The sales industry is notoriously nomadic; with many sales professionals moving from position to position following promotion, increased salaries, better benefits etc. For the most part (and I say most part as there are always exceptions), this type of history and movement is not what you need in a new Sales Manager. As I’ve stated above; this will be one of the most important appointments you’ll make for your business, and it needs stability and longevity. Your Sales Manager must be tasked with increasing your revenue, developing your sales team, and increasing your year-on-year growth. This is not a short term commitment and neither should it be. When selecting a candidate, review their career history thoroughly; have they shown commitment to past roles? Have they got a demonstrated history of achieving growth and team development? Ask for specific examples of sales targets being exceeded. Make it clear to your prospective candidates that you wish this position to be a long term commitment where they can progress and enhance their career within your business; doing so will attract the more serious and motivated sales professionals you ultimately need.

Are they social?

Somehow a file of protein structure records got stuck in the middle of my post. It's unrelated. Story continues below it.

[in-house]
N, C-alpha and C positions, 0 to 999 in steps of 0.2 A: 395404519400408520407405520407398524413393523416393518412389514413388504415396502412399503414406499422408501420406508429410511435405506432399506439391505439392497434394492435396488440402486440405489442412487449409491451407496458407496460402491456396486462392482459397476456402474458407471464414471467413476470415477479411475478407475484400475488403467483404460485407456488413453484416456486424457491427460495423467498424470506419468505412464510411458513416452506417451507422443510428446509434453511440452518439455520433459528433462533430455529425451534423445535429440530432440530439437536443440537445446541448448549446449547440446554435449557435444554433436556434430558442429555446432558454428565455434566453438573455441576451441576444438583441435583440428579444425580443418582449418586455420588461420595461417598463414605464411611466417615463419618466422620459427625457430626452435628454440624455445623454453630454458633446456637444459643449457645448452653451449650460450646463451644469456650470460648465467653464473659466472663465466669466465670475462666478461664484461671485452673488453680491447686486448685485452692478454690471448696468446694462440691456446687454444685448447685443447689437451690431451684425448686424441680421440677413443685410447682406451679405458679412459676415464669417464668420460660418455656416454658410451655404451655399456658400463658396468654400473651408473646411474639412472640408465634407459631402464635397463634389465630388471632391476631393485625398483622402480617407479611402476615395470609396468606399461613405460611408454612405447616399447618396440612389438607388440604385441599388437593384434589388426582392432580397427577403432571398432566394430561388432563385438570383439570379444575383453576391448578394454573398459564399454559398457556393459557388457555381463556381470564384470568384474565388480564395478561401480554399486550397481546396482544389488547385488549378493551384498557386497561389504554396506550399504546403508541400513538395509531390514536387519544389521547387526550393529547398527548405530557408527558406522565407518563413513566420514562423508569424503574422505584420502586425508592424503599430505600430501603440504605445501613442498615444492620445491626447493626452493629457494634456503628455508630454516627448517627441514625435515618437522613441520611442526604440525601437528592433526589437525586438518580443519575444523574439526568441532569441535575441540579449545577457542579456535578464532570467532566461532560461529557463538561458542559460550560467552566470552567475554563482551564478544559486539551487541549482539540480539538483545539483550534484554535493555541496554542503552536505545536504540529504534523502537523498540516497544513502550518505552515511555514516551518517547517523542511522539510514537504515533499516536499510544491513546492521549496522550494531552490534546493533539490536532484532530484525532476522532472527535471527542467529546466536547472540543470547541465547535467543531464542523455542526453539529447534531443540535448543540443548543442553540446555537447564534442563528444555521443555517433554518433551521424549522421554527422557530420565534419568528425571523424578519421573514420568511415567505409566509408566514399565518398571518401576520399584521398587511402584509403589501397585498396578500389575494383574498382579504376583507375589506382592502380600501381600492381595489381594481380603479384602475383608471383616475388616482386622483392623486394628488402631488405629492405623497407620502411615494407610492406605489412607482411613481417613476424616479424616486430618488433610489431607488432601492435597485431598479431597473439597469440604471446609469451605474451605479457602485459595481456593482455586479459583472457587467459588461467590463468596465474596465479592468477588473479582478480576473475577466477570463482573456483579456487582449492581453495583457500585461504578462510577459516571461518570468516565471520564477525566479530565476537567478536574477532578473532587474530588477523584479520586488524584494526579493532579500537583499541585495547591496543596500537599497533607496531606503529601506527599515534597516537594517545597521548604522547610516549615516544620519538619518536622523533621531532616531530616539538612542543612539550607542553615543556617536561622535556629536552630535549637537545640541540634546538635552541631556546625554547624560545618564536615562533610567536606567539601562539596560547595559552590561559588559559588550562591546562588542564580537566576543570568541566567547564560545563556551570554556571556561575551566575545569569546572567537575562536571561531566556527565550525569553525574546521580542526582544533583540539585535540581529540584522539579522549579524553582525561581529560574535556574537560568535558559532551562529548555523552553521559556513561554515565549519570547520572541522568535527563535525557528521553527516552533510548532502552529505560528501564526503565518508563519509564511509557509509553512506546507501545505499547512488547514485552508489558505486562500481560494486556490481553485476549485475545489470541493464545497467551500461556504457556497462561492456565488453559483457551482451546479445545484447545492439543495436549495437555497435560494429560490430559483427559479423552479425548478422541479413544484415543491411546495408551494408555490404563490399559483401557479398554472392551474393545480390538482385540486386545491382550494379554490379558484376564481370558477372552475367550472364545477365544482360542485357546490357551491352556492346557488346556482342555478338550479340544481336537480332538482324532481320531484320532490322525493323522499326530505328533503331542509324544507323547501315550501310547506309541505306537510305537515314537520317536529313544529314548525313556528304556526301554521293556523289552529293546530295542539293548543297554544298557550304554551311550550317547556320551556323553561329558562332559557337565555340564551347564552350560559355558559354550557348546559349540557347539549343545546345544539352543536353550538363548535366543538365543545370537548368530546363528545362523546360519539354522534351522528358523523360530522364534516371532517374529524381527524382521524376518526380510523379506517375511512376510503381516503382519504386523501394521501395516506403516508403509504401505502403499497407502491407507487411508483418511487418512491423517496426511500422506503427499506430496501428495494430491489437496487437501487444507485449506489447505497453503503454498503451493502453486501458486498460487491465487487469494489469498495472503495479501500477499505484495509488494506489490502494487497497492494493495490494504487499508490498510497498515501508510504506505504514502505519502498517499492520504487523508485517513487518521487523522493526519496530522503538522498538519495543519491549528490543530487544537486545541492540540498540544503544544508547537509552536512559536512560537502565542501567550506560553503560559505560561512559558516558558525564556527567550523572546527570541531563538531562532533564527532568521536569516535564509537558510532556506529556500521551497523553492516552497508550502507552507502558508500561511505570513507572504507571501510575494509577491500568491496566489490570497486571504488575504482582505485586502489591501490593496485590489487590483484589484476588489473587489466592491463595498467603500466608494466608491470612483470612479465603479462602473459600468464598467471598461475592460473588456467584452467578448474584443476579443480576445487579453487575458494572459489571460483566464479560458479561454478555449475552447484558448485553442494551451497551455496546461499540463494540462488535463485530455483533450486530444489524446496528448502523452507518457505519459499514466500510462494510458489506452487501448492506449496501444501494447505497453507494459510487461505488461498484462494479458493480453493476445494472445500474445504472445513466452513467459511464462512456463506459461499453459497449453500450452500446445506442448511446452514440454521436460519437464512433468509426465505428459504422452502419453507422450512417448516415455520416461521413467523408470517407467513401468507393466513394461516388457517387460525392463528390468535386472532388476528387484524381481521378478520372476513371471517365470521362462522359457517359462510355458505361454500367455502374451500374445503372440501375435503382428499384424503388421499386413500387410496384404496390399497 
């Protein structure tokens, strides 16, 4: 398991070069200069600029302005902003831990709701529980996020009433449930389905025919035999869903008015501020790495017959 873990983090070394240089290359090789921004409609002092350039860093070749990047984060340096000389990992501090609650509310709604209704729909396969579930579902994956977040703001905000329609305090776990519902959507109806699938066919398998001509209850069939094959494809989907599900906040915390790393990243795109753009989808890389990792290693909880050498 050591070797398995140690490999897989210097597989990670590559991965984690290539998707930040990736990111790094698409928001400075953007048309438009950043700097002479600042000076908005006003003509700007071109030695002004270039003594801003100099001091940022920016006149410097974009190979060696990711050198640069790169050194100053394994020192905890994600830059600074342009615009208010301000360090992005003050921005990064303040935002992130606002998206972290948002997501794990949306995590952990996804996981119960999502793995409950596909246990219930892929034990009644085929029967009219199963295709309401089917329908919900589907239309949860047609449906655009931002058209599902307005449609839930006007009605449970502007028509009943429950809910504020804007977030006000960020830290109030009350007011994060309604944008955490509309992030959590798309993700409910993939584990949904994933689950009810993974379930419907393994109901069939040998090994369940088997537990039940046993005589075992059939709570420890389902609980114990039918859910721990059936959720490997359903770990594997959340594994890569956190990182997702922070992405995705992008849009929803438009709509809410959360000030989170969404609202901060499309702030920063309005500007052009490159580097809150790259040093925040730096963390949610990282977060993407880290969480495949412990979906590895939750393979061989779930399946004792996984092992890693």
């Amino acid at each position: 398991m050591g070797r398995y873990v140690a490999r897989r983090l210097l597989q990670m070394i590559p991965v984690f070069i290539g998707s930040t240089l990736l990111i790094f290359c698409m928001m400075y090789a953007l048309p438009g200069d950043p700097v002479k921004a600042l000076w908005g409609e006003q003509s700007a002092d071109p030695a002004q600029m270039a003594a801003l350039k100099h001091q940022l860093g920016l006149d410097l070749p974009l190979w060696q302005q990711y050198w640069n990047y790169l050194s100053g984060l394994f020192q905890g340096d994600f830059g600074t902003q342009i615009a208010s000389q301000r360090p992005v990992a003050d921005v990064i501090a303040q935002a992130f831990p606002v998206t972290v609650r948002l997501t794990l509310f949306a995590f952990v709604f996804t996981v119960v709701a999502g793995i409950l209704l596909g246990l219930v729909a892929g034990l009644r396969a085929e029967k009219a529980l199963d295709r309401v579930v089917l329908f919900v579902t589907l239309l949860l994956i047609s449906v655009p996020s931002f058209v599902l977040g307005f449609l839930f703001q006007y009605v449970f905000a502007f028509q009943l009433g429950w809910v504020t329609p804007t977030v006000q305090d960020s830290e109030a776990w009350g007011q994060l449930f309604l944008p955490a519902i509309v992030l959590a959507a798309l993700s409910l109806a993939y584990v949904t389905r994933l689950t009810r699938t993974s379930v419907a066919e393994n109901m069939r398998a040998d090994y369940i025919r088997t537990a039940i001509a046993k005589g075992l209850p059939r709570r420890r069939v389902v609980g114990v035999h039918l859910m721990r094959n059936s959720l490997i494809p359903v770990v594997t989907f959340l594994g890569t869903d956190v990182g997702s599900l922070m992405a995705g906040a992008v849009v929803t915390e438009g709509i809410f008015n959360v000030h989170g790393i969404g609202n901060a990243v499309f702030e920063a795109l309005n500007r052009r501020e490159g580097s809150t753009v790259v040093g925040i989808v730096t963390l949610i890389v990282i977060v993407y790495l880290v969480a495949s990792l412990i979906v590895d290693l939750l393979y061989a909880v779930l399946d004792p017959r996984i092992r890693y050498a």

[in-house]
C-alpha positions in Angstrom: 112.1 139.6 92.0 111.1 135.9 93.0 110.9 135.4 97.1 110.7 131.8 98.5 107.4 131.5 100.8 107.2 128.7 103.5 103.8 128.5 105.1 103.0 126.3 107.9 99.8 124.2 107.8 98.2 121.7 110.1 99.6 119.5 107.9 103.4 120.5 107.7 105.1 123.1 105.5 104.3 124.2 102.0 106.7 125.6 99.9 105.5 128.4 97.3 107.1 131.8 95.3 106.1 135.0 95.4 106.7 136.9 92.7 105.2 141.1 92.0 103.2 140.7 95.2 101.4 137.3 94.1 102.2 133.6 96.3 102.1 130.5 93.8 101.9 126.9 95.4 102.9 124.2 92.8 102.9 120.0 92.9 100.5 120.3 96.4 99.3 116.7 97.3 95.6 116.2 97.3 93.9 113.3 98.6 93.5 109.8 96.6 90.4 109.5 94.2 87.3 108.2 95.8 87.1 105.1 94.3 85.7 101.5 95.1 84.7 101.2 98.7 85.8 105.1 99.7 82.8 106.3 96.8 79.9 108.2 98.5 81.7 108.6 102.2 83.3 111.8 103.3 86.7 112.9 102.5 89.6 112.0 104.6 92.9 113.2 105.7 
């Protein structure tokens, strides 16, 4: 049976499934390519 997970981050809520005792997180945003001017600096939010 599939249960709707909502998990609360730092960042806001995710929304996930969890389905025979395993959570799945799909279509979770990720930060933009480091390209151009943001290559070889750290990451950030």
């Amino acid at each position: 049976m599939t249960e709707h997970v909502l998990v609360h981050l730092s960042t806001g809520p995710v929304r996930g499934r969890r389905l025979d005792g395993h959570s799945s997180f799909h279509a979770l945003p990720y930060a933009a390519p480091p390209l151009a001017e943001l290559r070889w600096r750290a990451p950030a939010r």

No, I do not mean are they the type of people that you’d like to meet for dinner or a beer (though if they are, that can often be a sign of shared values); what I mean is have they embraced and utilised social media sales strategies? Sales, just like most other aspects of business, has seen many changes with the advent of social media. LinkedIn has over 300 million members, Facebook has 1.2 billion active monthly users, and Twitter’s one billion users has made including a ‘hashtag’ in normal conversation completely acceptable. All successful sales strategies now incorporate social media to increase reach, brand exposure, and utilise the platforms to drive revenue. Has your prospective candidate bought into the power of social media, and can they show you specific examples from their past roles that demonstrate an in-depth knowledge of social media strategies? The world has changed and if your Sales Manager hasn’t changed with it, you could find your business (and its revenue), left far behind.